The pair went toe-to-toe from the opening bell, with Ross’ advantages in speed and movement giving him the upper hand. The fight exploded into chaos in the ninth round when McLarnin landed a thudding right hand that sent Ross to the canvas. Angry at touching the canvas for the first time in his career, Ross jumped up and returned fire. Forty-five seconds of action ensued, ending with two rollicking left-hooks from the challenger, which saw McLarnin slump to the deck.

After fifteen completed championship rounds, McLarnin’s face was battered, bruised and smeared in blood. Ross was awarded the decision and his third world championship. Although the outcome was correct, the scoring was bizarre. One judge had Ross winning eleven rounds, a second judge gave McLarnin the majority with nine and the referee gave the deciding verdict, with Ross winning thirteen rounds.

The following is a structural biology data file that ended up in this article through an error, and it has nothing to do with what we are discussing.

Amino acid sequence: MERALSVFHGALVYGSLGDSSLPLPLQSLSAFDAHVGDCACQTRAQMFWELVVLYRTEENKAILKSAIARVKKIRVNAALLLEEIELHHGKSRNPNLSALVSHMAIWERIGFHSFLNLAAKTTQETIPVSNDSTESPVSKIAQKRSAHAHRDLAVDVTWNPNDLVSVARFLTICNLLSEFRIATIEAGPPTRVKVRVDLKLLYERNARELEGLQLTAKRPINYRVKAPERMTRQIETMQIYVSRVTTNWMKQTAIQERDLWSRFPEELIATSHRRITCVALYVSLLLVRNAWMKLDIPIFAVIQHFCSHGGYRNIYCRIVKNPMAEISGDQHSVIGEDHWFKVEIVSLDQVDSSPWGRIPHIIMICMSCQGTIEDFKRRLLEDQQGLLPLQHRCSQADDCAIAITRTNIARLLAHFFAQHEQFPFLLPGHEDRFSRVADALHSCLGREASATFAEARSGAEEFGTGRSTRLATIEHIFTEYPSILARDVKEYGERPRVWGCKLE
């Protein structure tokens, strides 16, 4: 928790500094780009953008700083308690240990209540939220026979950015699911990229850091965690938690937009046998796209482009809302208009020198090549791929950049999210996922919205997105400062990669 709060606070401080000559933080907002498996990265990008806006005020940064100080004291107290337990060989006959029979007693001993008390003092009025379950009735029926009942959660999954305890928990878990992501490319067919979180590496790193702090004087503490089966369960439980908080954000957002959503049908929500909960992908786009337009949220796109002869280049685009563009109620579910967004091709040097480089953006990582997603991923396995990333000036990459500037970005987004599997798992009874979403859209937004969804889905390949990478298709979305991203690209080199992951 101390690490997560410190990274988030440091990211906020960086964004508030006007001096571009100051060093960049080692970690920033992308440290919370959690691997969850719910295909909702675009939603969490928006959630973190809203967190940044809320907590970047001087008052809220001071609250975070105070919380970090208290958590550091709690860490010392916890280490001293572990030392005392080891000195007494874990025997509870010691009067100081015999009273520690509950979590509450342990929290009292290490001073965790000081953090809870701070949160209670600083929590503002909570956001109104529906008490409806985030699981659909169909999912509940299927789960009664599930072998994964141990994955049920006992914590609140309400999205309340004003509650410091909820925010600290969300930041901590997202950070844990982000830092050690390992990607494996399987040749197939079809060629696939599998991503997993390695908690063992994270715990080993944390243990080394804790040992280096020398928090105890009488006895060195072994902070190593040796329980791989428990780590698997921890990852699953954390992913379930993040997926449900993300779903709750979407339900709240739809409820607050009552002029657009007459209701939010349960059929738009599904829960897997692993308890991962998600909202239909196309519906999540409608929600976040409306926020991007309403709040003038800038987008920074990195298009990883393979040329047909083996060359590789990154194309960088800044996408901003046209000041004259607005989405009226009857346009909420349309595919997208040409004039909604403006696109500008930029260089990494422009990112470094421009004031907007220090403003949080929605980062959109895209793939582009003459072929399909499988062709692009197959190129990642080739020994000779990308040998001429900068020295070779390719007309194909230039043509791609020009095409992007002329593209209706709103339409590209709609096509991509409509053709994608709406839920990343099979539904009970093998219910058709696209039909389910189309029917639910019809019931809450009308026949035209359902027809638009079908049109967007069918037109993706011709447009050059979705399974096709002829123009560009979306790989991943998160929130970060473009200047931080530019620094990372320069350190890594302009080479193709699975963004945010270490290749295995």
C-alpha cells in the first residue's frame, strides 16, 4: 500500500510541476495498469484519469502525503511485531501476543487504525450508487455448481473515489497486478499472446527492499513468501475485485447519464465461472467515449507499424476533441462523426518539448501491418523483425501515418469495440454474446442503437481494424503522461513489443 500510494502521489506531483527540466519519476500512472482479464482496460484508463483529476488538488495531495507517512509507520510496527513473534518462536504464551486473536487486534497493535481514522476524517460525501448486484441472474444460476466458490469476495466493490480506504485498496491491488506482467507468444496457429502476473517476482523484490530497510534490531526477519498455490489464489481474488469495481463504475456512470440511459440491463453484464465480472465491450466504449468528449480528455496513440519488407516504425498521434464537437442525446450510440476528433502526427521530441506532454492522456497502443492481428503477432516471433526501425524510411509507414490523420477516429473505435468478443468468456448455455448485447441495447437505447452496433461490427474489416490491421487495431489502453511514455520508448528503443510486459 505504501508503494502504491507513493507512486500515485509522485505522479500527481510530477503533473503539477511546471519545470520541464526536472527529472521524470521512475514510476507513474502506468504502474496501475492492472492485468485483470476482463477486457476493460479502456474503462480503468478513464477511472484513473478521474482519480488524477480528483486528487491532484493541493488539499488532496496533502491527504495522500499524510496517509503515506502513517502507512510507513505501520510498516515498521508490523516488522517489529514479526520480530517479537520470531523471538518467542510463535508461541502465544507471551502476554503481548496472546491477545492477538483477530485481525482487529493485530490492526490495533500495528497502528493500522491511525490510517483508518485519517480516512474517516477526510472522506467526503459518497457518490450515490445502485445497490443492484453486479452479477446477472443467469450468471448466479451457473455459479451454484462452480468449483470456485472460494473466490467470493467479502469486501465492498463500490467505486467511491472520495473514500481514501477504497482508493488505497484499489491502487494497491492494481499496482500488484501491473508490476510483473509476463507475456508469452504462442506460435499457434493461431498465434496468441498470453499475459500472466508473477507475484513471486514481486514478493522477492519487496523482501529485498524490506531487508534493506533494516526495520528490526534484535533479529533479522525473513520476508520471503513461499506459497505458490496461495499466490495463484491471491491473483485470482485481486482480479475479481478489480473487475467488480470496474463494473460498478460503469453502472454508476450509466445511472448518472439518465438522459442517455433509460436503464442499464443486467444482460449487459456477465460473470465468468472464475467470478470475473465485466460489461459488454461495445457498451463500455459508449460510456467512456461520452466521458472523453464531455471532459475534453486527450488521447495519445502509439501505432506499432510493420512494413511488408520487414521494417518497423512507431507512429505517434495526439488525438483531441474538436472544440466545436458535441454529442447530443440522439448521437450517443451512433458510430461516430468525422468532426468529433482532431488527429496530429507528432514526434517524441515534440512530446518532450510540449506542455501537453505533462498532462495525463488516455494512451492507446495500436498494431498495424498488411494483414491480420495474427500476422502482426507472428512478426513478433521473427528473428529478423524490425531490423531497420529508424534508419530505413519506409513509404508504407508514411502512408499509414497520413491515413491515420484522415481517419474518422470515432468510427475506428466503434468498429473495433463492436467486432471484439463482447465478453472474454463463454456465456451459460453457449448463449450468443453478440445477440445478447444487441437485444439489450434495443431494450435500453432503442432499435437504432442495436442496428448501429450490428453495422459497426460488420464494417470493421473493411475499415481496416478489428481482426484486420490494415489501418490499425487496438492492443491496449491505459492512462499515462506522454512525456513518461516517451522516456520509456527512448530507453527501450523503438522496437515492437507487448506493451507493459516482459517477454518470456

A few months later, McLarnin would avenge the defeat in a rematch. The decision, again, was highly controversial, with twenty-two of the twenty-nine ringside reporters favouring Ross on the cards. Barney eschewed a decider with McLarnin for a while and moved back down to light welterweight to defend his title against Bobby Pacho, the aforementioned Klick and Henry Woods. Brimming with the confidence of a champion once again, he pumped himself back up to 147lbs and challenged McLarnin for the title in the decider of their famous trilogy.

The rubber match would be less barbaric than their previous meetings as Ross proved himself as the superior boxer, despite breaking his right thumb in the sixth round. He seemed to finally have McLarnin’s number and cruised to the unanimous decision.

This victory would inscribe Ross’ name in the history books once again, becoming the first man to win a world title on the same date – May 28.

End of his professional career

Subsequently, Ross enjoyed sixteen successive victories, the most notable names being future middleweight titleholder Ceferino Garcia – and Al Manfredo.